Saturday, April 05, 2008

"New" Old White Treadle Sewing Machine


Katy's old White Treadle Sewing Machine


View of the pretty wood work on the side=panel / drawers.


The machine head (looks very similar to my National from about the same time period.)
1888-1889 White Treadle - shuttle style


Katy's treadle even had "papers."


My friend Katy is moving and starting a new life, complete with a family and children. She won't have room for an old treadle, so she gave it to me because she knew I'd give it a good home. ;-)

We brought it home this week. The wooden case is beautiful! The machine and treadle machanism could use a little tender-loving care. A thorough cleaning and oiling, and it should be good as new! That's the wonderful thing about these old machines--a little oil, a little grease, a little liquid wrench, and the run like new again! I think the only thing it needs is a belt, and I can make another treadle potholder!

Another project!

The drawers full of stuff have always fascinated me, too -- threads, buttons, bobbins, lace, a box full of attachments no one knows how to use. Years and years of history here!

Thank you, Katy! You can visit it anytime.

6 comments:

Bugzmommy said...

I found your site while researching refurbishing my White treadle sewing machine. Your machine is beautiful and looks very much like mine. I am missing a few wood appliques on the drawers and one side of the decorative trim on the front is missing. I was hoping you might know where I might find replacements for these???? I know it is a longshot but I thought I would ask.

Thank you!

woolspinnertoo said...

My husband is finally restoring my White treadle machine but I know it is newer. The last patent date is June 3, 1913. Do you know where to find needles and belts for these machines? I really want to be able to use this cool machine.

Michele Matucheski said...

Congratulations on your find, and restoration journey! The leather belts are much easier to come by these days ... You can still get (new) leather belts at different sewing machine repair shops and suppliers. You might even try your own local sewing machine repair shop. They come a standard length, but they give you instructions for cutting it and fitting it to your particular treadle machine. The old needles are much harder to come by these days. If you put your questions out on the Treadle On List, or check around their web pages, they'll have lists of suppliers for you. They are also very willing to share info. I know someone there (Damascus Annie?) gave me instructions for using modern needles in the old treadle sewing machines. Because the old needles were a touch longer, I had to drop the needle down in the shank a bit to make up for the lost legth on the new needles. If I snugged a modern needle into the shank all the way, it was too short to catch the thread in the bobbin shuttle underneath (if that makes any sense ...) But there are modern work-arounds if you are determined to work your treadle. Here are some online communities that will be more than willing to help you get treadling ... ISMACS - International Sewing Machine Collectors' Society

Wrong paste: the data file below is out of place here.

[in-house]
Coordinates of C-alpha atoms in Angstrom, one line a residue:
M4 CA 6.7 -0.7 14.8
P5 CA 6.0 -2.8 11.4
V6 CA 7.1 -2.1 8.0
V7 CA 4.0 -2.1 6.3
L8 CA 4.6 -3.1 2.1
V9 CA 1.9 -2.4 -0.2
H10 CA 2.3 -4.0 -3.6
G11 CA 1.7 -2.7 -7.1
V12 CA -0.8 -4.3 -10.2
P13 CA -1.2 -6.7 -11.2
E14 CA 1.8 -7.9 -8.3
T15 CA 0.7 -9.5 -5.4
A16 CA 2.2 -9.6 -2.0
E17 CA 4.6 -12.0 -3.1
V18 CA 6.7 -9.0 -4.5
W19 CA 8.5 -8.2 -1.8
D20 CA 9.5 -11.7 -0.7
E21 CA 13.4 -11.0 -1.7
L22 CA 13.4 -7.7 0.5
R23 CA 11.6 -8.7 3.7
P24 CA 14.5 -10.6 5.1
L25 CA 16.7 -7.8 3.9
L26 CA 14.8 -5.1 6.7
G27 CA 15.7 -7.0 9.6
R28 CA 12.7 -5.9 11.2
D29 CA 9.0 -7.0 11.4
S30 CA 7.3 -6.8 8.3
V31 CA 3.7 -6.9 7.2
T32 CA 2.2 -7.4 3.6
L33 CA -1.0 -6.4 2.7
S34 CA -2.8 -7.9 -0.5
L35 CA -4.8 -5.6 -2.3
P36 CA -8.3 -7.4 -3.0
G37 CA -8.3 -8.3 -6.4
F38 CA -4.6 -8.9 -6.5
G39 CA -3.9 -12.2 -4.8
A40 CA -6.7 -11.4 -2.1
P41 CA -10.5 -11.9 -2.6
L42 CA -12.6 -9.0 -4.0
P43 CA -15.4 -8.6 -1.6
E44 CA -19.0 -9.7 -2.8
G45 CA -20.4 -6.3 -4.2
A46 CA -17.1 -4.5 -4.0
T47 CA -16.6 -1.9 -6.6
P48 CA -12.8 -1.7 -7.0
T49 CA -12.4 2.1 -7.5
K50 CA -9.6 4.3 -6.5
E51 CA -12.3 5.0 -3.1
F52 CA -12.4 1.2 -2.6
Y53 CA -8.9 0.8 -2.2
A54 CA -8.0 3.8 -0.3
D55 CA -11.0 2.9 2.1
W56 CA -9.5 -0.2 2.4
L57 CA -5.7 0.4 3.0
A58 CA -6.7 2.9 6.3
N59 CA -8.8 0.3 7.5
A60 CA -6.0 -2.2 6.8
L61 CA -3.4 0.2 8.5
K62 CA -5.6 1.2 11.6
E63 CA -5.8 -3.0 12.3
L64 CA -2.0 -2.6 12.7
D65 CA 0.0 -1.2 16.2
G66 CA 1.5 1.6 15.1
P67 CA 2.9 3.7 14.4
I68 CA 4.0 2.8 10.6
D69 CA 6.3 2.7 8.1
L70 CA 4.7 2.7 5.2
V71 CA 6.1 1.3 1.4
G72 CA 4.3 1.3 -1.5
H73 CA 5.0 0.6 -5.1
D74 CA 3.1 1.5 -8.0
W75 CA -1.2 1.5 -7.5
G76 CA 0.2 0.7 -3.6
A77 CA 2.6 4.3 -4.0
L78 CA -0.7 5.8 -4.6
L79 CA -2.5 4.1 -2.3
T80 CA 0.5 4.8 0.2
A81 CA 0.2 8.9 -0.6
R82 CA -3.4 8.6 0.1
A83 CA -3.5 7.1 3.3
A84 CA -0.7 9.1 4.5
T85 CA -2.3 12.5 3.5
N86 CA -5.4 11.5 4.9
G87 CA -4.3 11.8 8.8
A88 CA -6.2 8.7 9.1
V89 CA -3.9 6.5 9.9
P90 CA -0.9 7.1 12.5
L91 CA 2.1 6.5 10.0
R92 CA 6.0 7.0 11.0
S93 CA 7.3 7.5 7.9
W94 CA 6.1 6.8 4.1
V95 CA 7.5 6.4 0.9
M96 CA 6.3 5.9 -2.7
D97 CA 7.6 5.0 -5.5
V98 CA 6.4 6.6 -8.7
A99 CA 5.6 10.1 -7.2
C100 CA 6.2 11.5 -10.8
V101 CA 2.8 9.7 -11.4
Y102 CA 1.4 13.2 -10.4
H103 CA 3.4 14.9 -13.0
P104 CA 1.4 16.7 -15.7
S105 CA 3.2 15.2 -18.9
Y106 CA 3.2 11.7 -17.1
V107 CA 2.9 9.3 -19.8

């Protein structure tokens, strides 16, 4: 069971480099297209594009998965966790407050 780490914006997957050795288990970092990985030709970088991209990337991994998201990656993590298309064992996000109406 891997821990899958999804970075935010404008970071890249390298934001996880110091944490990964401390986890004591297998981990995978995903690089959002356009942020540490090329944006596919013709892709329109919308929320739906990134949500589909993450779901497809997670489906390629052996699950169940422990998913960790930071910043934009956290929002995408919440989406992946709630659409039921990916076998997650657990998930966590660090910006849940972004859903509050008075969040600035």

They offer a listserv where you can describe what you've got, and the knowledgeable members will offer their best guess as to what it is.
Needlebar - Another group of people interested in researching the history of old-timey sewing machines. The offer many pictures to help you identify what you might have.
Treadle On - Is a wonderfully informative website and society that actually promotes the use of antique treadle sewing machines, as opposed to just collecting them for decoration Look around on these pages. I know they have listings for vendors and suppliers. I can't quite remember who I bought my belt from. I think it was under $10, may $13 with postage.

JK Gent said...

Do you know the age of it. I bought a cabinet exactly like this one for $10. A steal at any price, but the woodwork on he drawers is in perfect shape. Would like to know how old it is.

phlegmfatale said...

I hope you don't mind, but I borrowed one of your photos here, and I gave you credit on my blog post. A local person put the cast-iron supports to 7 White treadle sewing machines into the arch over the entry to his property, and I think it's completely charming. I hope you will too. If you want me to remove the photo and un-link you, I'll be happy to oblige. I just wanted my readers to be able to see the original product intact and in very beautiful condition.

I'm a fiber arts fanatic, too, and your machine is absolutely beautiful.

Cheers!

http://phlegmfatale.blogspot.com/2011/08/waste-not.html

Krystle Snook said...

I love your new white too much! Lucky you with papers and all! I long to one day get a beautiful White too! I bet you'll enjoy it, it's beautiful.